There are a number of complications that stem from both having testicular cancer and from the treatment of cancer

  • Cancer may spread to other parts of your body
  • Risks of surgery
    • Surgery to remove your testicle is fairly straightforward and doesn’t hold too many complication but all surgeries carry some risk and will involve some pain
  • Infertility
    • If both testicles are removed
    • Chemotherapy and radiation can both cause infertility
    • If you want to have kids in the future, don’t freak out about this. It sucks but you can talk with your doctor about preserving sperm for use later
  • Chemotherapy
    • Chemotherapy has a number of side effects from nausea to hair loss to more permanent lung damage. The type of complications will depend on the type of chemotherapy drugs you are put on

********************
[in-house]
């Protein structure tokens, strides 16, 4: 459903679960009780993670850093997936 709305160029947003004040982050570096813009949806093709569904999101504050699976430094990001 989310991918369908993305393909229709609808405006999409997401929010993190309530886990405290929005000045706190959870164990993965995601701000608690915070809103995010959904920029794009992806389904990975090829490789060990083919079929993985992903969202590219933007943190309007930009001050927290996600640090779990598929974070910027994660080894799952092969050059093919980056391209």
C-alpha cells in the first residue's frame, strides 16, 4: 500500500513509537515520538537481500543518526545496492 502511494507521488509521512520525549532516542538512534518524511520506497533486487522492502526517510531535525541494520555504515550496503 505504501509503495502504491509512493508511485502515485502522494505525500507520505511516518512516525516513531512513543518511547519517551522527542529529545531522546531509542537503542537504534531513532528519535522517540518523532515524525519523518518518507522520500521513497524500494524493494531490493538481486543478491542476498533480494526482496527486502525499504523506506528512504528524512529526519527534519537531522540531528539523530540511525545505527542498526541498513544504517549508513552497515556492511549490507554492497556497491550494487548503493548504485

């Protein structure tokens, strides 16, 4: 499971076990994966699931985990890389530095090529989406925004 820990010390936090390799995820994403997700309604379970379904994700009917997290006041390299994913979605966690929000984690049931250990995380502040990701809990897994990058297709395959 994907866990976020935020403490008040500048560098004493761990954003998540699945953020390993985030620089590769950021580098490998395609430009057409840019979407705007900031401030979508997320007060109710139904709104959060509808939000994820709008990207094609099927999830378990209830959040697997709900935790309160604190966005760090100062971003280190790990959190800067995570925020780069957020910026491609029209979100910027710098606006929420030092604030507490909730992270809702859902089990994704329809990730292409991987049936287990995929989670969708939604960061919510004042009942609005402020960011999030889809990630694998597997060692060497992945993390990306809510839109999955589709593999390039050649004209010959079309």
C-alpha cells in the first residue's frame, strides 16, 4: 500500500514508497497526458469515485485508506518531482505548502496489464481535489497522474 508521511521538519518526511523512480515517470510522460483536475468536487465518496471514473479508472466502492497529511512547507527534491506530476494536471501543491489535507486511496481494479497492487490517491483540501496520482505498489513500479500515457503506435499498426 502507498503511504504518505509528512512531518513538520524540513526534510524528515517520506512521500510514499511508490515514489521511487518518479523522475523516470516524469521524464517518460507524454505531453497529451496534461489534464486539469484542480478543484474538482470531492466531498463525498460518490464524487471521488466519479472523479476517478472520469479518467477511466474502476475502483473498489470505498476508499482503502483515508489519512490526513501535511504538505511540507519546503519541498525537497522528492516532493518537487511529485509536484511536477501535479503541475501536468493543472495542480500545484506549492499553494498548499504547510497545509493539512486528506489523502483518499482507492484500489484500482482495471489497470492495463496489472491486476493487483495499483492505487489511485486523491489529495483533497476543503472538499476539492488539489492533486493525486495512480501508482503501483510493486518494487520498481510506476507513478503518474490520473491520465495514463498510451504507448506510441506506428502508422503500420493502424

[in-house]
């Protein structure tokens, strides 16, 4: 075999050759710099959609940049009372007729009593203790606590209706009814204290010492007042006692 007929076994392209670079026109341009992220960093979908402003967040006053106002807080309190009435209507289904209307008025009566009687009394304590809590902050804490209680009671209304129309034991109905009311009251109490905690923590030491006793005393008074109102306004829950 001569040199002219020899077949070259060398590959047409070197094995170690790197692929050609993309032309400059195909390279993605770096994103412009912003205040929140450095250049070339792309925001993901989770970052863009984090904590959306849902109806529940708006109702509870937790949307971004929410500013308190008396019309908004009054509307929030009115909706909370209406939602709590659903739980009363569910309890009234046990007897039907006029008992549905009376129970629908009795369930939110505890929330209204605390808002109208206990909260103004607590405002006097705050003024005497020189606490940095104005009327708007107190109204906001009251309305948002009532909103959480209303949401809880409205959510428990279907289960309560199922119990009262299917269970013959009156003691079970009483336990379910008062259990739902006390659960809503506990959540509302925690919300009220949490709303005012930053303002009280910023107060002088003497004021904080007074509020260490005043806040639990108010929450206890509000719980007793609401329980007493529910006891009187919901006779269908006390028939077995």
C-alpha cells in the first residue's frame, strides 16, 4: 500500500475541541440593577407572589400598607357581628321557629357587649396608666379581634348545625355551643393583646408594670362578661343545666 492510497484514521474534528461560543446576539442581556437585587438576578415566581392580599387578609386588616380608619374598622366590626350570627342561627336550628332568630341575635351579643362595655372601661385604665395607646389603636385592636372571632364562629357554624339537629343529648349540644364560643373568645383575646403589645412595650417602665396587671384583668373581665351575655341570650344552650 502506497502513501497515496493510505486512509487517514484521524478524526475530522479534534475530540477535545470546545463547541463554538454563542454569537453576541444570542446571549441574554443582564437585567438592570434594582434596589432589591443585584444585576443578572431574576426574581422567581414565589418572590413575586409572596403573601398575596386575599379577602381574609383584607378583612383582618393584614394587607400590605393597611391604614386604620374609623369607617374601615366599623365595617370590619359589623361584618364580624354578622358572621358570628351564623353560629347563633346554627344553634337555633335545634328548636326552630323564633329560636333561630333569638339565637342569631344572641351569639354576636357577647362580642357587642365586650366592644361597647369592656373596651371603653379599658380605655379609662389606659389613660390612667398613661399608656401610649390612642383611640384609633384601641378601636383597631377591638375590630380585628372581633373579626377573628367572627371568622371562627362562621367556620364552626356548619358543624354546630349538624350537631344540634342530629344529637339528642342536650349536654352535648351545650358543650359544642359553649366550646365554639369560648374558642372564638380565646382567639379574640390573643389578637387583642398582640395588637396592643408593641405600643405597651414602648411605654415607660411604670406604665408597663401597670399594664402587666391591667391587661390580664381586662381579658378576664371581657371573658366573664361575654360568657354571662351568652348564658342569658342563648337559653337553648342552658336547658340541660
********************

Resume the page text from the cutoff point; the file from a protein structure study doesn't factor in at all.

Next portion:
+   Self-Exam

You should regularly perform this exam. Partly so you can become more familiar with your testicles and therefore be more aware of any changes that might indicate a tumor or other problem. It’s best to do this exam after a shower or bath. The heat from the water will help to relax your scrotum making it easier to feel anything unusual.

  • 1. Stand in front of a mirror Look for any swelling on the skin of the scrotum
  • 2. Examine each testicle with both hands
    • Place the index and middle fingers under the testicle while placing your thumbs on the top
  • 3. Gently roll the testicle between the thumbs and the fingers.
    • Remember that the testicles are usually smooth, oval shaped and somewhat firm
    • It's normal for one testicle to be slightly larger than the other
    • Also, the cord leading upward from the top of the testicle (epididymis) is a normal part of the scrotum

(Mayo Clinic explanation of self exam)

You should regularly perform this exam can become more familiar with your testicles and aware of any changes that might be of concern.